A Spotlight on Long-Term Substitute George Skelton


Lucy Messineo-Witt

Mr. Skelton taught economics this semester.

Yiyi Chen, Contributing Writer

Mr. Skelton was a long-term substitute for economics and will start teaching math reasoning next semester.


Register Forum: How long have you been teaching?

George Skelton: I’ve been teaching since around January of last year.


RF: Did you teach anywhere else before teaching at CRLS?

GS: Nope, it’s my first time teaching. I graduated from CRLS in 2009 and now I’m teaching here.


RF: What did you do before teaching at CRLS?

GS: Before teaching at CRLS I was an accountant, so I was working in accounting for five years. I have a masters in accounting and finance, so that’s my background.


RF: Why did you want to be a teacher?

GS: I wanted to be a teacher because I wanted to give back to my community. I work with kids and high school students all the time in the summer [through] basketball and football, [and] I also coach Pop Warner, so I just felt familiar with kids and I felt it’s better to work with kids because, you know, it’s more fulfilling than just crunching numbers all day.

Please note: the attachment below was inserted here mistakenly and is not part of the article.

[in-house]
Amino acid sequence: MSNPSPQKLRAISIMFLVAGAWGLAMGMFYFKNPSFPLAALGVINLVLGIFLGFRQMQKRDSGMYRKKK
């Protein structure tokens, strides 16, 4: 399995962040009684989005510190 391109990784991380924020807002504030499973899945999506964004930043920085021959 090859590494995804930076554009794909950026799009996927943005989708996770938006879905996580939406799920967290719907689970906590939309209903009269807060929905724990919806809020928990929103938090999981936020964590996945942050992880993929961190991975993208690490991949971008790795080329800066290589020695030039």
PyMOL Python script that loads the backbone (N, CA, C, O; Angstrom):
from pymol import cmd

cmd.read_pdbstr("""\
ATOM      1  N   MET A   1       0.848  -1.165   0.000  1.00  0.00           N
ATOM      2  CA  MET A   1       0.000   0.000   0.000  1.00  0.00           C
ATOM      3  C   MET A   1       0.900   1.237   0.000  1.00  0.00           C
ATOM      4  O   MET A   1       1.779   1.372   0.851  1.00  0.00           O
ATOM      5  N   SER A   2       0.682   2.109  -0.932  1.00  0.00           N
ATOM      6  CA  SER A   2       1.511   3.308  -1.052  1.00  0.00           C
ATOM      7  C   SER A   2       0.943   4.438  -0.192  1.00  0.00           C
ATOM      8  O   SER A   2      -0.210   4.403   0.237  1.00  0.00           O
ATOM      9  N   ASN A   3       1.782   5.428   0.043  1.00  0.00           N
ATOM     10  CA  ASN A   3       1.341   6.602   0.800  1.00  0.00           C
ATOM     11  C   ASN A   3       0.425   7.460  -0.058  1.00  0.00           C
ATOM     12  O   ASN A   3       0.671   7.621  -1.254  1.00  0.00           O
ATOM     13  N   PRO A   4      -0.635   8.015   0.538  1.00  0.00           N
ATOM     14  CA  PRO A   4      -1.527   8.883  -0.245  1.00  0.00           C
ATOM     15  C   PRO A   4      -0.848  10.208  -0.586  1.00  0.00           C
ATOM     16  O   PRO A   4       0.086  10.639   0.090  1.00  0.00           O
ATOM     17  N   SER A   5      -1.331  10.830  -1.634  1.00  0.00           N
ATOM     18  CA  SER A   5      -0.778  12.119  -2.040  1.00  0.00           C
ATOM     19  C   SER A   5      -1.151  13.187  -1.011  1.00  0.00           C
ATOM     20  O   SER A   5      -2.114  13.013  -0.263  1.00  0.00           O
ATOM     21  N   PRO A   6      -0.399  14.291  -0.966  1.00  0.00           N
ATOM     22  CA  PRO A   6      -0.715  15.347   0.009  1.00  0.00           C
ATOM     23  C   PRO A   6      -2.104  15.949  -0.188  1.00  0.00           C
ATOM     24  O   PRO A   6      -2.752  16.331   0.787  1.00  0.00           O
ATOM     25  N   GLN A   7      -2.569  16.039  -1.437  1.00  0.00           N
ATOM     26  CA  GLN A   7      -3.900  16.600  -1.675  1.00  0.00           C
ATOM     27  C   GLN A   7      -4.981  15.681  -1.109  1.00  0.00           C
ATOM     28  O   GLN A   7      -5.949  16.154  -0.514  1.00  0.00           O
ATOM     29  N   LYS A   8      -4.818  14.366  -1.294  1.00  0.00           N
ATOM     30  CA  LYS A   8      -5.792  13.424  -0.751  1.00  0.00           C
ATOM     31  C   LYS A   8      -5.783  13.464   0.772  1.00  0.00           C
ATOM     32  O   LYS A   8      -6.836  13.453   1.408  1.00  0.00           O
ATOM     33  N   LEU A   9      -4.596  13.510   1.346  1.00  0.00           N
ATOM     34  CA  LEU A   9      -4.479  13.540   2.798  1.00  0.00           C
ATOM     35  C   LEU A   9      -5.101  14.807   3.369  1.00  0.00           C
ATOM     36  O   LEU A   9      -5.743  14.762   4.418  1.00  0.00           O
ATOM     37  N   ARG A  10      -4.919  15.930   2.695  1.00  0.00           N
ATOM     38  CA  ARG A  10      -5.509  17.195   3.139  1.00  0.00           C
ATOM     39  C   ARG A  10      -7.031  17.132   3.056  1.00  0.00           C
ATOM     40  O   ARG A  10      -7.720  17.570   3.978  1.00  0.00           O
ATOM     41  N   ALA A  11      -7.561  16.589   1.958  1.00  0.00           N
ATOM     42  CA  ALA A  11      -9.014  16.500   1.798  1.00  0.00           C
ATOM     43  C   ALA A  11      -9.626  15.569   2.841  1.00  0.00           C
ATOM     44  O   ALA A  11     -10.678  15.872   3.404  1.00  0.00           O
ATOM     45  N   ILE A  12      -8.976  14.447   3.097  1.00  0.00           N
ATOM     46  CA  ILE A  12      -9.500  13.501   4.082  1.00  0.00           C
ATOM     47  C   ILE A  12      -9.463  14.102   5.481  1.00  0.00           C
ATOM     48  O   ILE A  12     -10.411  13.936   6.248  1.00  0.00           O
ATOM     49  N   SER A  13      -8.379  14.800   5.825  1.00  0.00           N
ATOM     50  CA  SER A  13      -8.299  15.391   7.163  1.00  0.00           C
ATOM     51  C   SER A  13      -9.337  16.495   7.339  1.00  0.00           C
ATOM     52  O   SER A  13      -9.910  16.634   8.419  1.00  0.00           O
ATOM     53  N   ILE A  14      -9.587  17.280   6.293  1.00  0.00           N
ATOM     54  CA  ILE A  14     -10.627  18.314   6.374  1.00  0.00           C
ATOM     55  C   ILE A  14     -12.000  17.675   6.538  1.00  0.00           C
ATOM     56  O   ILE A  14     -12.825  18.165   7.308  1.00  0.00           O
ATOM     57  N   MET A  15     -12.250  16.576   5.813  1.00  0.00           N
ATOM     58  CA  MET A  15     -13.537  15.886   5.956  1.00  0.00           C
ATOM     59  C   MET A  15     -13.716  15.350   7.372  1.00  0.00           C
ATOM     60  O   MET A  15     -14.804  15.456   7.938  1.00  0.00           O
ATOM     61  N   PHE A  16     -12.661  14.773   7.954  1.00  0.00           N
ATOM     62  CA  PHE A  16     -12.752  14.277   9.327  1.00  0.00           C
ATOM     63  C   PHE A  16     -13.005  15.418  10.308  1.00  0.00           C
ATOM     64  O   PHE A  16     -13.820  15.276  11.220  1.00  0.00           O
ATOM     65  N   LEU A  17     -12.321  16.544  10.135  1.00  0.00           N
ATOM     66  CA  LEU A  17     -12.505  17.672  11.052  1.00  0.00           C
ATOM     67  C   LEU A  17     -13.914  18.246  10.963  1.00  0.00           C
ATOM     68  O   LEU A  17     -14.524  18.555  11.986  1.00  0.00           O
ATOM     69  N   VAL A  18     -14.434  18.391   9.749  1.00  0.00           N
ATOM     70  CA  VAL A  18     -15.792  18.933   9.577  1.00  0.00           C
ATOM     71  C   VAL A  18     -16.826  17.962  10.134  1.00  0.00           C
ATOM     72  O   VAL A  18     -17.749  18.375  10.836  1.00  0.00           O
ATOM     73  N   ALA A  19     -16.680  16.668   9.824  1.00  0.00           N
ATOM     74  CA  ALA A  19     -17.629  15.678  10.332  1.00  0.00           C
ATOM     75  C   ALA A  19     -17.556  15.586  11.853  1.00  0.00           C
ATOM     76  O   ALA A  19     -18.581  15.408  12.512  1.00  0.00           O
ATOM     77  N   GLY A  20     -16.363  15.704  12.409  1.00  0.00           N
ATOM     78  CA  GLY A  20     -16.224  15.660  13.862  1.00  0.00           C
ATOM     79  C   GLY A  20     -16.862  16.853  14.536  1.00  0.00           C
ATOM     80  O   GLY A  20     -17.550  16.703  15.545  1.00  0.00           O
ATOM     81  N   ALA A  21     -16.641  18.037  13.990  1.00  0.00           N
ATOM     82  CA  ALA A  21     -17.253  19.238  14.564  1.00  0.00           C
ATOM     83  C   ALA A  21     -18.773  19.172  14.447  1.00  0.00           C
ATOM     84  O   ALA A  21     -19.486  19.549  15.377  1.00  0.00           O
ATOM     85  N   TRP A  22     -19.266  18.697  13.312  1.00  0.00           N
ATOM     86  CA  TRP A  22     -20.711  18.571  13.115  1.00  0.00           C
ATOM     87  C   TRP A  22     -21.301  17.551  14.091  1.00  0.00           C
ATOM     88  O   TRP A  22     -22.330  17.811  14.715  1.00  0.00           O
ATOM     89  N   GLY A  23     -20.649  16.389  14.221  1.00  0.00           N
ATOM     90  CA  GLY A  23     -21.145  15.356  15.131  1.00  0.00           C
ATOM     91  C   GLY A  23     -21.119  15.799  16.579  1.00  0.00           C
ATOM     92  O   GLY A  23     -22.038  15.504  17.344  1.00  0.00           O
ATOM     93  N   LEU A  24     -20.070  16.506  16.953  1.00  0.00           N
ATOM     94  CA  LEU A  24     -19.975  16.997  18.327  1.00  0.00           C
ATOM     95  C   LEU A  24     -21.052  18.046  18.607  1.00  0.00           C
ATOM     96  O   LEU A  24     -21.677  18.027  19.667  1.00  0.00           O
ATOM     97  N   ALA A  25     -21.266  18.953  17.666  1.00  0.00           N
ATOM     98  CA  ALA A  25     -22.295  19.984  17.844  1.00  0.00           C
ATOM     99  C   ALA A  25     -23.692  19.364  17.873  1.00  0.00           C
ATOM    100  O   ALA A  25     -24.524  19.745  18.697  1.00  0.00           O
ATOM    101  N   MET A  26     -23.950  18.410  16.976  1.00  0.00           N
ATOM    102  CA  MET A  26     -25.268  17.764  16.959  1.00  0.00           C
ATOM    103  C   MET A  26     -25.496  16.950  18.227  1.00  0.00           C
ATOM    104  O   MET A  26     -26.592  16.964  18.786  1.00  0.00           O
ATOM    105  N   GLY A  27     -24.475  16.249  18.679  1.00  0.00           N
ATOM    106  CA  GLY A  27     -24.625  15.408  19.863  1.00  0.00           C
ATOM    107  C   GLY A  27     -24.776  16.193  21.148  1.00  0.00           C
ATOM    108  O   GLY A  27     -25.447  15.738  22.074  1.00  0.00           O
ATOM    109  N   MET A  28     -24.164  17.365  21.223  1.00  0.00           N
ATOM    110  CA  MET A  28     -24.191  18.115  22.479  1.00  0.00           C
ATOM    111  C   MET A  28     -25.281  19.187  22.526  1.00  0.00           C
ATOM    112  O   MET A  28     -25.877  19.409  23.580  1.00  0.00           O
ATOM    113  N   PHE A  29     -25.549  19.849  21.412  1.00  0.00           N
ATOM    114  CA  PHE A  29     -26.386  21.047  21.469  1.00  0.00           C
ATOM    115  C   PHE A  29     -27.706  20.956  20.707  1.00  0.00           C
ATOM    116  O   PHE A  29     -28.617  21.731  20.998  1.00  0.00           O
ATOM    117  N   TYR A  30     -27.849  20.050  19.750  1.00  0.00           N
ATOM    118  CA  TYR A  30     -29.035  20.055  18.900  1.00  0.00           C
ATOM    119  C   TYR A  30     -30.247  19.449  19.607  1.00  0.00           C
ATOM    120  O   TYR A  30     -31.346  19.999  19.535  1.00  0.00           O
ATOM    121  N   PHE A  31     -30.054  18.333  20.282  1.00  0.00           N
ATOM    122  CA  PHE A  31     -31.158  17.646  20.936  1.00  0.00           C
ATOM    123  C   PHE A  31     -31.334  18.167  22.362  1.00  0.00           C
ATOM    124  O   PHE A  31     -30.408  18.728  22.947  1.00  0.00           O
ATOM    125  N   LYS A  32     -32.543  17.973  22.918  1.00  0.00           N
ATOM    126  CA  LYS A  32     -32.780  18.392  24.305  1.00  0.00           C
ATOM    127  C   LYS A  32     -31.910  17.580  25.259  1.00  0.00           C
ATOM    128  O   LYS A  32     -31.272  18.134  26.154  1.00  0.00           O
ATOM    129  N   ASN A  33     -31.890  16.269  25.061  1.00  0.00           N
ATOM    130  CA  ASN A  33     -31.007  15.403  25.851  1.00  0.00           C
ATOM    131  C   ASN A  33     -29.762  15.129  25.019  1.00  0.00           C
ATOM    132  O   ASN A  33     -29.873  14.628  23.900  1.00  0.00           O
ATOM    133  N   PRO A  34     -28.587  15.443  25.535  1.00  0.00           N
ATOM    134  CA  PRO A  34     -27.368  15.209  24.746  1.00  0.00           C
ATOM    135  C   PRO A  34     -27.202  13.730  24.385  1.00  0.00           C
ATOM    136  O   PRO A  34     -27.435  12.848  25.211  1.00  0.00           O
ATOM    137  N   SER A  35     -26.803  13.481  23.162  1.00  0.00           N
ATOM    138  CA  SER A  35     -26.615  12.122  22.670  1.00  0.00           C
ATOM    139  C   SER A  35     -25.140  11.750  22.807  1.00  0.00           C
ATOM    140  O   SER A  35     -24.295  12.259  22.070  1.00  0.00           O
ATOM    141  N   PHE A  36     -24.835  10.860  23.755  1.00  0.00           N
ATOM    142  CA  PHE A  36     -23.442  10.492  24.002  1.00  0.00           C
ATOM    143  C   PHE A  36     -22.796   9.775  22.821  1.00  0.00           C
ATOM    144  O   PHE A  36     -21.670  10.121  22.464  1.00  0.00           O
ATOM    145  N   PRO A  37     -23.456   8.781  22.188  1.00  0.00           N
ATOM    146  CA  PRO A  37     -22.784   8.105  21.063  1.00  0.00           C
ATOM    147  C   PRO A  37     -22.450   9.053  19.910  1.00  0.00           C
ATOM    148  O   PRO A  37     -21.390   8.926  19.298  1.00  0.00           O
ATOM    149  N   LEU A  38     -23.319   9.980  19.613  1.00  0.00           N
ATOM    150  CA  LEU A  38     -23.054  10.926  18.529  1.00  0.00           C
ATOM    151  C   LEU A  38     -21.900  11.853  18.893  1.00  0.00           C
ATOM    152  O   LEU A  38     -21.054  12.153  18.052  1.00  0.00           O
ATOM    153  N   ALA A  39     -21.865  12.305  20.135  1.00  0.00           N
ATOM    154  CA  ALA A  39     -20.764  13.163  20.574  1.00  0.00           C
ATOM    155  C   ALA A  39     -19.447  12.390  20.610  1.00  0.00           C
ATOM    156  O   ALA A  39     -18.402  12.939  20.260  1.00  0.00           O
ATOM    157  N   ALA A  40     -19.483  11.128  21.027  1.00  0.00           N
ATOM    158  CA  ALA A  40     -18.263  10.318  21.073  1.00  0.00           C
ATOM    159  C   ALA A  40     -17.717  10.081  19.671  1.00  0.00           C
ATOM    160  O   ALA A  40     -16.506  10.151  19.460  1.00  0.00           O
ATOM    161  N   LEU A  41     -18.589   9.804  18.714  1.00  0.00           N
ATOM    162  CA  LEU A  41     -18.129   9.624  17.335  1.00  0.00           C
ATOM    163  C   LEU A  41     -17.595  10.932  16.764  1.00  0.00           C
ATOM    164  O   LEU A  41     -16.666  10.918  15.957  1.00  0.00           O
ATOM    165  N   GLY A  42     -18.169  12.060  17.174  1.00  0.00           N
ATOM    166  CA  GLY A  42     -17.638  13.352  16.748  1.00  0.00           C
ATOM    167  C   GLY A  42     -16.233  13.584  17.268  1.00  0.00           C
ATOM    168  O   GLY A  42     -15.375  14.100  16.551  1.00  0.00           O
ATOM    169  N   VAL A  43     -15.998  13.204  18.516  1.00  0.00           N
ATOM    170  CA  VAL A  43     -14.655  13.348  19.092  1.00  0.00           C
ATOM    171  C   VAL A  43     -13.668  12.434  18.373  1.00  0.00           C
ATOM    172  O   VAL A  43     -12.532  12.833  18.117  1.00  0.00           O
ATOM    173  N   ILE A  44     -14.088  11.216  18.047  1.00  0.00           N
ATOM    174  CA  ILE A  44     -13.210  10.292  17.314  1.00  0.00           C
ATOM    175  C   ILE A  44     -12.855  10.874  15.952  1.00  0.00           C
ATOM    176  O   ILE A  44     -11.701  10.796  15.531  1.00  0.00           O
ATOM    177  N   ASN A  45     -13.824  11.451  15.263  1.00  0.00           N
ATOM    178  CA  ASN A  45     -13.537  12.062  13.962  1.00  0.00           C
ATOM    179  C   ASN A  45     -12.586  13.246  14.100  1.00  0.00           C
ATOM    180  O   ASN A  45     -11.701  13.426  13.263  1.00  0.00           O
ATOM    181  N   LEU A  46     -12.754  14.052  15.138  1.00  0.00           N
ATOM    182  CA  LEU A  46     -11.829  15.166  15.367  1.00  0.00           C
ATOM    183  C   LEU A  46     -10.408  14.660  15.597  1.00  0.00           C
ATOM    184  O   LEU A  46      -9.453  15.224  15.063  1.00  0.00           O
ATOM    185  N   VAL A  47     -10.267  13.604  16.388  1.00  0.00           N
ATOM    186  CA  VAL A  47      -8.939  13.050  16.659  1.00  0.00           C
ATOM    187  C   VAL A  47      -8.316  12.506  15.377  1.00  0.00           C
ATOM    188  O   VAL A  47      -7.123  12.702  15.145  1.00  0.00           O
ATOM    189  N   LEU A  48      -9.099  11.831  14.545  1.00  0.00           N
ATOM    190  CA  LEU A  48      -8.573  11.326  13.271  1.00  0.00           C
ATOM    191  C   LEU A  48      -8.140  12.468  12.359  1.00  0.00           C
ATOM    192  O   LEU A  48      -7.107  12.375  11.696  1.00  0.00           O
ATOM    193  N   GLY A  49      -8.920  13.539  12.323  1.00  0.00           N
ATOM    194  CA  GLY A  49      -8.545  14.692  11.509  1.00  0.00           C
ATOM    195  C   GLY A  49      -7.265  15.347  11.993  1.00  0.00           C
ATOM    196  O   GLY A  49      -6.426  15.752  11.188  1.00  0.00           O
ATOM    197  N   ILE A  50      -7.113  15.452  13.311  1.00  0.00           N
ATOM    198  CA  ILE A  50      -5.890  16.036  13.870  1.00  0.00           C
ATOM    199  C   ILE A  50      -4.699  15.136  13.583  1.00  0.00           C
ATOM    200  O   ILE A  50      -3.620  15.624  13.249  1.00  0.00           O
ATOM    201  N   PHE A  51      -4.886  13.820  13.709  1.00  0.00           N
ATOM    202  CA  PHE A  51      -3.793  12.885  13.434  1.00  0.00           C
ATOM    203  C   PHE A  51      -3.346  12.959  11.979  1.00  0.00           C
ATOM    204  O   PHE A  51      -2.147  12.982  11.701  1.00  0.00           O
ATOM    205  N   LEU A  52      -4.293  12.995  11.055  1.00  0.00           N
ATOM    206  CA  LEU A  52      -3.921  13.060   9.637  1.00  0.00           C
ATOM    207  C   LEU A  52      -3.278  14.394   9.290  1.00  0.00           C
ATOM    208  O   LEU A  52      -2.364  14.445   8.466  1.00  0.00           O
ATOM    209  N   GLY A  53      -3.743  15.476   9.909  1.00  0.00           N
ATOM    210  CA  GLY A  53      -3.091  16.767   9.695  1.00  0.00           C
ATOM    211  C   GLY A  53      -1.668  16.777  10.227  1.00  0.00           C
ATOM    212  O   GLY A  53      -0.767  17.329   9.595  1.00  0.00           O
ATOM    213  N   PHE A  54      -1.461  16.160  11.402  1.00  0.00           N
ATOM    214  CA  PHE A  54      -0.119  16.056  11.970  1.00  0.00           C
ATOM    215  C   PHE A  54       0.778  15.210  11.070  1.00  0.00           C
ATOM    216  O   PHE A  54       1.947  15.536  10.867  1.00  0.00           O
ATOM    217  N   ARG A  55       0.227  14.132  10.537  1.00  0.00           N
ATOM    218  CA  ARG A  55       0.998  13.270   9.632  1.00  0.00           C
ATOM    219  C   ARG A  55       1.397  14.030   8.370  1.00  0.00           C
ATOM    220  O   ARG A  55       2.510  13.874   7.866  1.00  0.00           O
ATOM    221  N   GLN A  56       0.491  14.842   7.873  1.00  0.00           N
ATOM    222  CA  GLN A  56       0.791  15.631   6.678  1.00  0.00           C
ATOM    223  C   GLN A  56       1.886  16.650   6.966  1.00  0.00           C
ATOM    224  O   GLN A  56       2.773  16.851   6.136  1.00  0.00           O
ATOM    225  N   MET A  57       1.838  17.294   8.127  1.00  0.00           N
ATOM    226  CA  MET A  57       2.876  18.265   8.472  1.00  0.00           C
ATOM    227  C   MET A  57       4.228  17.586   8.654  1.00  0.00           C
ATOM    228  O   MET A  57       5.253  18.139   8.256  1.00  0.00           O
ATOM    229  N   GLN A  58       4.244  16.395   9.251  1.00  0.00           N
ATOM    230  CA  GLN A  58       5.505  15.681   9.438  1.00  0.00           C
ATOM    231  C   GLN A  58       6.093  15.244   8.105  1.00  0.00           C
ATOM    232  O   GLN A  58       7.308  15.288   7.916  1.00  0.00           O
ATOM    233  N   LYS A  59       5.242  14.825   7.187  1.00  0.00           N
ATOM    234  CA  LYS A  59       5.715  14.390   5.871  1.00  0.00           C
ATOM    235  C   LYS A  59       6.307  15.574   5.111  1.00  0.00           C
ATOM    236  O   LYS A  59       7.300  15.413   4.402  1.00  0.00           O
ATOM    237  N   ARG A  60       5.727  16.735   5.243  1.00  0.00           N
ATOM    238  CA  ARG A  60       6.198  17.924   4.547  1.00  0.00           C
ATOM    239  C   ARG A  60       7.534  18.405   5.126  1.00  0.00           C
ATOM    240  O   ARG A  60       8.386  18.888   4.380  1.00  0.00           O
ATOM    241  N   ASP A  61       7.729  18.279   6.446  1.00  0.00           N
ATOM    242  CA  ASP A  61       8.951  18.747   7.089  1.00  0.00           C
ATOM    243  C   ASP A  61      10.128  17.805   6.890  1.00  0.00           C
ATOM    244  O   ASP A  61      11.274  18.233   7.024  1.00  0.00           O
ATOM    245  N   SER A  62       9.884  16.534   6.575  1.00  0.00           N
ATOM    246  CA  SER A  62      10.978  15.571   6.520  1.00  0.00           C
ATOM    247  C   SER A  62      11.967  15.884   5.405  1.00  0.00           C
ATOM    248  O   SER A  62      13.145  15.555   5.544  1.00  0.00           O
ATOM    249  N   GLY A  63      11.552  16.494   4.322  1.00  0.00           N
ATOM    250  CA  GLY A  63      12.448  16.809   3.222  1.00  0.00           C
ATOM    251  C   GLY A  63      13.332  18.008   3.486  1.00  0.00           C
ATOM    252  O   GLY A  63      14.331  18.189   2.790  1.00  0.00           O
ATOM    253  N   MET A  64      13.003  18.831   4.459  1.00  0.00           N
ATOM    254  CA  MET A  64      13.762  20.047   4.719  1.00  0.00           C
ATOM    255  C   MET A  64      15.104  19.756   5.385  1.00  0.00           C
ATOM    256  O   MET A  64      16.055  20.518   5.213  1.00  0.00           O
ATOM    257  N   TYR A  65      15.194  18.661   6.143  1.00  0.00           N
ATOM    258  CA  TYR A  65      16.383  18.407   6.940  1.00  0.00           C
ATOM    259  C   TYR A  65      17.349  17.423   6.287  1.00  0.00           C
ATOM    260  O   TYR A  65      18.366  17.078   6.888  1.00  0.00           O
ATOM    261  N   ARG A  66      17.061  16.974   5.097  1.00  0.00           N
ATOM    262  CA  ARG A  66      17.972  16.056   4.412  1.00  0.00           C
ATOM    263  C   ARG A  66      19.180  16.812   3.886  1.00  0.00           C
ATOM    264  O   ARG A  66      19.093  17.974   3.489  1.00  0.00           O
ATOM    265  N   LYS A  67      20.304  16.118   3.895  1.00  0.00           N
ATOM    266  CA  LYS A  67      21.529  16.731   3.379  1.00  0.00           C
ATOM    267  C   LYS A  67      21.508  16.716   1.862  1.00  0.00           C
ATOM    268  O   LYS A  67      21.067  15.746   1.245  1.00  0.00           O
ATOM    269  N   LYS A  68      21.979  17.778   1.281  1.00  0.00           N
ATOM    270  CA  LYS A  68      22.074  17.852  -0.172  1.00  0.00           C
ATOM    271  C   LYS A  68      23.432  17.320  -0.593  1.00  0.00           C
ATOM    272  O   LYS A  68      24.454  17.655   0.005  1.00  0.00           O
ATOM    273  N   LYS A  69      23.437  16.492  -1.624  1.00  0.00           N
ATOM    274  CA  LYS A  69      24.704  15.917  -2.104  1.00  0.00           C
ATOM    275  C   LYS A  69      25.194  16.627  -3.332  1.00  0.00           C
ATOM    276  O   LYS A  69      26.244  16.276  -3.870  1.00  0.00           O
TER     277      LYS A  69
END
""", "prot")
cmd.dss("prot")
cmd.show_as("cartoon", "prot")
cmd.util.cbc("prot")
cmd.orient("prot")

RF: Have you only taught economics?

GS: Last year I was teaching personal finance and I was an extended-term substitute for personal finance, and now I’m an extended-term substitute for economics, and next semester, or in a few weeks, I will be teaching math reasoning. My ultimate goal is to become a math teacher.

“Working with kids is more fulfilling than just crunching numbers all day.””


RF: What made you interested in teaching economics?

GS: I just think economics is an interesting topic, and with my business background, I thought it would be a good fit for me. And I can help the students with the knowledge I have and my experience.


RF: Is there anything unique about CRLS that you have noticed while teaching here?

GS: Unique, yes. Most of the students here are more friendly than before, a lot more friendly than I would think, so I feel like it’s a great community here at CRLS.


RF: How is the community today at CRLS different from when you were a student?

GS: I graduated almost ten years from now, so it’s different. There’s a lot more technology, there are technological advances, and, like I said, students are just friendlier. When I was in high school, everyone wasn’t always that friendly, so people would get bullied sometimes, but now I feel like everyone’s more aware of themselves and of other people’s feelings, so it makes a better community.

This piece also appears in our November 2018 print edition.